11. to scott: how can you say that “the majority of people made the same choice” that really speaks volumes about your own behavior and what you think everyone else is doing. speak for yourself. I’m not dead from drugs because I chose not to take them. in fact, only 15% of people try drugs. I don’t believe this was a “one time” thing for jovin or it was “accidental”. this is the wrong message to be sending to young people. accidents like this don’t happen. its like saying its ok to drive 100 miles an hour without your seatbelt, everyone is doing it. its not ok to “try” drugs or even associate with those who do. drug users are not victims. they choose this lifestyle.

  12. It is apparent that those who comment focusing on drugs being a problem in his life are the people who did not know him personally. Yes, we all make choices. And the majority of people have made this same choice at some point in their lives. Enough stones have been thrown out of hands that have been just as dirty.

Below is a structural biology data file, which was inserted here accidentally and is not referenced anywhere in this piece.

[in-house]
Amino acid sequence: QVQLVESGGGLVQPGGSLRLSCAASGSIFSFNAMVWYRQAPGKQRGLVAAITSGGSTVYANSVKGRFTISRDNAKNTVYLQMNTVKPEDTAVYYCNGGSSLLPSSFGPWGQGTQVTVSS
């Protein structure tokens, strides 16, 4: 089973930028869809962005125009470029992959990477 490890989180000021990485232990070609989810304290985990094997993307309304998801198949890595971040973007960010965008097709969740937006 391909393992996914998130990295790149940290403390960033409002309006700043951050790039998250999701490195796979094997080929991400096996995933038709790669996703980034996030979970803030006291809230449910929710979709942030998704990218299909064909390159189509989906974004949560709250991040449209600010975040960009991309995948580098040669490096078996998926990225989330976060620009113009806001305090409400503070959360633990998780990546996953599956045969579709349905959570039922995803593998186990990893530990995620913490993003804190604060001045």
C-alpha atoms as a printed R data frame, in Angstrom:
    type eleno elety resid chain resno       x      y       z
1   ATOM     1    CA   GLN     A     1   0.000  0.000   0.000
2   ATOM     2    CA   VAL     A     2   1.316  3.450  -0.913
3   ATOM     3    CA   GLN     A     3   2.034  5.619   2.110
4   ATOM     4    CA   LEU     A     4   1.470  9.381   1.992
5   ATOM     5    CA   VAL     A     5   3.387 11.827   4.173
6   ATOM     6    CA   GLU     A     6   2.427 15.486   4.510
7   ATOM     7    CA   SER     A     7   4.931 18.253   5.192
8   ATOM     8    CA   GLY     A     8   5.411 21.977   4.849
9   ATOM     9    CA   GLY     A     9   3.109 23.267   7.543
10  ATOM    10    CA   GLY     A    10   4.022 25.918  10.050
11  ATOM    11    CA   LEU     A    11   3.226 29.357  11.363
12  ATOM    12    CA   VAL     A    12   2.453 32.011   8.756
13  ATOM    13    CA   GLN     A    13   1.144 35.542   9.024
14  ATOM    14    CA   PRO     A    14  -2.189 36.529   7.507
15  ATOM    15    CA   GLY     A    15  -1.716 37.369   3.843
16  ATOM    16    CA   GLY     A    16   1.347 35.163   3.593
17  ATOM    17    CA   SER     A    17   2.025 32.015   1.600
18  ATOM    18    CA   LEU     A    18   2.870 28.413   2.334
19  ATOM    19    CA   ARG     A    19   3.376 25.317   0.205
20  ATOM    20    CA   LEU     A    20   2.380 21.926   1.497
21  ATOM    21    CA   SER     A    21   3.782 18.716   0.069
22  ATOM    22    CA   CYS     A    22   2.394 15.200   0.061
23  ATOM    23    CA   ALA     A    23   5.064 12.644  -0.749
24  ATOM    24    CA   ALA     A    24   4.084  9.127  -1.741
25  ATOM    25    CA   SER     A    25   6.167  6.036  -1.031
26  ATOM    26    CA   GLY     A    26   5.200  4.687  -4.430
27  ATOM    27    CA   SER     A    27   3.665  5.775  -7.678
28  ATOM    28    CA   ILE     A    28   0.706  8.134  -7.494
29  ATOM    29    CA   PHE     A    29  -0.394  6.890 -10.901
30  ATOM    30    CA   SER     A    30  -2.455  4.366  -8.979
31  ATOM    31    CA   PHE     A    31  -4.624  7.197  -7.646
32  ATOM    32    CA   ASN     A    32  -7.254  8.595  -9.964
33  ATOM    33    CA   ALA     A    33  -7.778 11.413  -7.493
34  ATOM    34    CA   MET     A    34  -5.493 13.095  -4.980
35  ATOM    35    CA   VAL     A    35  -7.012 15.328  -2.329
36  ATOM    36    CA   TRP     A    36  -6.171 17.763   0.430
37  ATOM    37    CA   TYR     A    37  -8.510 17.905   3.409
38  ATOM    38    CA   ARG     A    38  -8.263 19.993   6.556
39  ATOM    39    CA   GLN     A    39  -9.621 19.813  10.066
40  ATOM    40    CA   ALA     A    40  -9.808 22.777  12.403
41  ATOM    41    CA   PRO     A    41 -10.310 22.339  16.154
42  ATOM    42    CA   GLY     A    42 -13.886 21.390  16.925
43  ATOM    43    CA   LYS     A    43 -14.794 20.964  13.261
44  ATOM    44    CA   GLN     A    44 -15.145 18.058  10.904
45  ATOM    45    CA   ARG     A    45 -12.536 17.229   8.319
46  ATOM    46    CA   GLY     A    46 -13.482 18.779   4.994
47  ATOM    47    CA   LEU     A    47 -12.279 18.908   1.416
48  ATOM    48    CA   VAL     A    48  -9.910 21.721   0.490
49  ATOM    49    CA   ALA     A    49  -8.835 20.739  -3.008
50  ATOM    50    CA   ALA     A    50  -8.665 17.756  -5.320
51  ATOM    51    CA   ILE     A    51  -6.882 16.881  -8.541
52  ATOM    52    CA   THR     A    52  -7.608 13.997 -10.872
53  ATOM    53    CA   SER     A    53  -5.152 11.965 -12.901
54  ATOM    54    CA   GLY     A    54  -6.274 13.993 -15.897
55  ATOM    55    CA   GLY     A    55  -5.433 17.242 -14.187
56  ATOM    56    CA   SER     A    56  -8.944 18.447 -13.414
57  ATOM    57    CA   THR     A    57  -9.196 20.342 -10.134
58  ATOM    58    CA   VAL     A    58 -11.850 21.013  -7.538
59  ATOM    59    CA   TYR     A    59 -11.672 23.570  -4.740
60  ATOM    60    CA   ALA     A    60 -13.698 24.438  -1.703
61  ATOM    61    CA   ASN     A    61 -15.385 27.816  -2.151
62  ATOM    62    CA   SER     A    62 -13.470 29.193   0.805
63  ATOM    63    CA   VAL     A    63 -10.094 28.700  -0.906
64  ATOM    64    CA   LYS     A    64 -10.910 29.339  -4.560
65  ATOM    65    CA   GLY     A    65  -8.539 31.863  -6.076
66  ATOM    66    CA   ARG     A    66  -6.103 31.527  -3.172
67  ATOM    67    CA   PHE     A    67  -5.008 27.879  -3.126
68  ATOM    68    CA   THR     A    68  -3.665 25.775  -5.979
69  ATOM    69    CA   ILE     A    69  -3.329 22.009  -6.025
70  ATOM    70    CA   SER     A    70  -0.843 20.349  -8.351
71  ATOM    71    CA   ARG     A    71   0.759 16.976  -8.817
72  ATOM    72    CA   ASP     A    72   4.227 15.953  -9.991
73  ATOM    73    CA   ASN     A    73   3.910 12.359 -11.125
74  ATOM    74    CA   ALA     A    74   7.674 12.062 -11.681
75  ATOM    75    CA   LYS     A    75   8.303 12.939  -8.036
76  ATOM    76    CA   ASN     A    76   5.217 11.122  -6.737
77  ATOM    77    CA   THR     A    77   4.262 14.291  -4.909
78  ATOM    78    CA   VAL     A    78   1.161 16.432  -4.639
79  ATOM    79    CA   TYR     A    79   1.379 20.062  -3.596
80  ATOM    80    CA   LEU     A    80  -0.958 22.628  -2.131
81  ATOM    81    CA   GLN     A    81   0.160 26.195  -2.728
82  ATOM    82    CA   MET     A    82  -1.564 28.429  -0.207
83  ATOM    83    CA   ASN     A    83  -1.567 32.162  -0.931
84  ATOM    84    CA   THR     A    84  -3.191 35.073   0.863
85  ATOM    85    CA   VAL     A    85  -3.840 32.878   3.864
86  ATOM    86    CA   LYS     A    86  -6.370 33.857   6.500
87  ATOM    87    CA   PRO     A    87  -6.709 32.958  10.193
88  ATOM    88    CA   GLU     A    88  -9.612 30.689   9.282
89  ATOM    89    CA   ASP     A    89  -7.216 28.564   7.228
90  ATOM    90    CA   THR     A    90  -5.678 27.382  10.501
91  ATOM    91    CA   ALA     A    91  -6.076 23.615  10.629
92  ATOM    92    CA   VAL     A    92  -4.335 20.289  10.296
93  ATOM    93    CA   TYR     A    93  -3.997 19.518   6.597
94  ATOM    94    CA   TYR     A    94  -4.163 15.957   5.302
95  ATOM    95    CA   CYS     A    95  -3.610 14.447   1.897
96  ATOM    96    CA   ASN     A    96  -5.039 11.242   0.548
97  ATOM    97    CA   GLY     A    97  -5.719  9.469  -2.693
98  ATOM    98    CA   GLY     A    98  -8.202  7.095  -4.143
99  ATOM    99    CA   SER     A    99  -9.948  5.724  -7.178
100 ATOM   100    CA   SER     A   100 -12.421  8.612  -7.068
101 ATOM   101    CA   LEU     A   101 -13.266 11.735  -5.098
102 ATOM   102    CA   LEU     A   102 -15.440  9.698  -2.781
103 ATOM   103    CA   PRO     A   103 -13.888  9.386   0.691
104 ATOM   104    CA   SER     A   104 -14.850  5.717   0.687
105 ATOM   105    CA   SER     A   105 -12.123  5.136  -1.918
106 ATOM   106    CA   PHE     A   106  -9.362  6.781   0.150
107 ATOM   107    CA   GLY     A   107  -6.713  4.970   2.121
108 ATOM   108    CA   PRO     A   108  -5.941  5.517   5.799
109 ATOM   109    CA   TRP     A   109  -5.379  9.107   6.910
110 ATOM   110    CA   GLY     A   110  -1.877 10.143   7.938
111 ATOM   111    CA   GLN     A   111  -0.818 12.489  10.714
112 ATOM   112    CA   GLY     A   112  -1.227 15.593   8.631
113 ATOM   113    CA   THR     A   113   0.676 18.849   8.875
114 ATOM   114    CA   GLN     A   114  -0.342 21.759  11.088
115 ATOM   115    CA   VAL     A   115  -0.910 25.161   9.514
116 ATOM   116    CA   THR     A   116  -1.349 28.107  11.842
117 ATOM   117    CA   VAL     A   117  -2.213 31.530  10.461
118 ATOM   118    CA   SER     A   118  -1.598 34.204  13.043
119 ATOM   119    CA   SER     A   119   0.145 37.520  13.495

13. life is about choices. we know what could happen when we make certain choices. some results we can control others we cannot. Jovin had the ability to control the results and he chose to take the drug knowing what could happen. we need to stop blaming society, city council and anything else that people think is responsible. Jovin is the only one responsible for what happened. he chose this knowing the risks. To the younger generation: think about what could happen before you make choices.

  14. Normal people who don’t have a problem w/ drugs don’t die from drug overdoses. It is also important to point out that drug overdoses are NOT accidental. You don’t accidentally use drugs. It’s a conscious choice you make that has risks & consequences. I knew Jovin. He was a beautiful soul. But all souls even the most beautiful ones have demons. If we pretend he didn’t it is a diservice to his life and his death was in vain. We must learn from this.